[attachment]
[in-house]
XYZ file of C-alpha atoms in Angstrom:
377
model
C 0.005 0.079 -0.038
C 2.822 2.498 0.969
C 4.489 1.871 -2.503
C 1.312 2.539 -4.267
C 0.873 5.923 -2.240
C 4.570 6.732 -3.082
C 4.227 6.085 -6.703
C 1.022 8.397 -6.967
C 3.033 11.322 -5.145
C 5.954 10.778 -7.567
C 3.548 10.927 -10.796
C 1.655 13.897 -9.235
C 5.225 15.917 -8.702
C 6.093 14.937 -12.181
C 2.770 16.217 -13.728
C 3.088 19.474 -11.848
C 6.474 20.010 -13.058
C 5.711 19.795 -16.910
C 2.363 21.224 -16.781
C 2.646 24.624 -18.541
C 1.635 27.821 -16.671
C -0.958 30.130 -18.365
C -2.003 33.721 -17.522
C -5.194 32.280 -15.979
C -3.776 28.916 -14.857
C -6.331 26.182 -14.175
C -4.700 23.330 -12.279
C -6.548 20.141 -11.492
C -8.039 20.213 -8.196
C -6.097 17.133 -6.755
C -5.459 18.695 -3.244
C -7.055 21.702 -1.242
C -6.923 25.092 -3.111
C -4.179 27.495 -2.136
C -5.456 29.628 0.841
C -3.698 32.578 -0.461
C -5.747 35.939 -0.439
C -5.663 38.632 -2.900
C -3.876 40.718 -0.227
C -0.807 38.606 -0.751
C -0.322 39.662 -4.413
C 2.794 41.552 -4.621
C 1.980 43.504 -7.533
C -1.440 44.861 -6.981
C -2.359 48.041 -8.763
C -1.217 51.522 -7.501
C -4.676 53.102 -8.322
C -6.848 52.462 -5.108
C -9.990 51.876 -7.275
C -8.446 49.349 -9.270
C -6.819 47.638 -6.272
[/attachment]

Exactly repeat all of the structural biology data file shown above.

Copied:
[in-house]
XYZ file of C-alpha atoms in Angstrom:
377
model
C 0.005 0.079 -0.038
C 2.822 2.498 0.969
C 4.489 1.871 -2.503
C 1.312 2.539 -4.267
C 0.873 5.923 -2.240
C 4.570 6.732 -3.082
C 4.227 6.085 -6.703
C 1.022 8.397 -6.967
C 3.033 11.322 -5.145
C 5.954 10.778 -7.567
C 3.548 10.927 -10.796
C 1.655 13.897 -9.235
C 5.225 15.917 -8.702
C 6.093 14.937 -12.181
C 2.770 16.217 -13.728
C 3.088 19.474 -11.848
C 6.474 20.010 -13.058
C 5.711 19.795 -16.910
C 2.363 21.224 -16.781
C 2.646 24.624 -18.541
C 1.635 27.821 -16.671
C -0.958 30.130 -18.365
C -2.003 33.721 -17.522
C -5.194 32.280 -15.979
C -3.776 28.916 -14.857
C -6.331 26.182 -14.175
C -4.700 23.330 -12.279
C -6.548 20.141 -11.492
C -8.039 20.213 -8.196
C -6.097 17.133 -6.755
C -5.459 18.695 -3.244
C -7.055 21.702 -1.242
C -6.923 25.092 -3.111
C -4.179 27.495 -2.136
C -5.456 29.628 0.841
C -3.698 32.578 -0.461
C -5.747 35.939 -0.439
C -5.663 38.632 -2.900
C -3.876 40.718 -0.227
C -0.807 38.606 -0.751
C -0.322 39.662 -4.413
C 2.794 41.552 -4.621
C 1.980 43.504 -7.533
C -1.440 44.861 -6.981
C -2.359 48.041 -8.763
C -1.217 51.522 -7.501
C -4.676 53.102 -8.322
C -6.848 52.462 -5.108
C -9.990 51.876 -7.275
C -8.446 49.349 -9.270
C -6.819 47.638 -6.272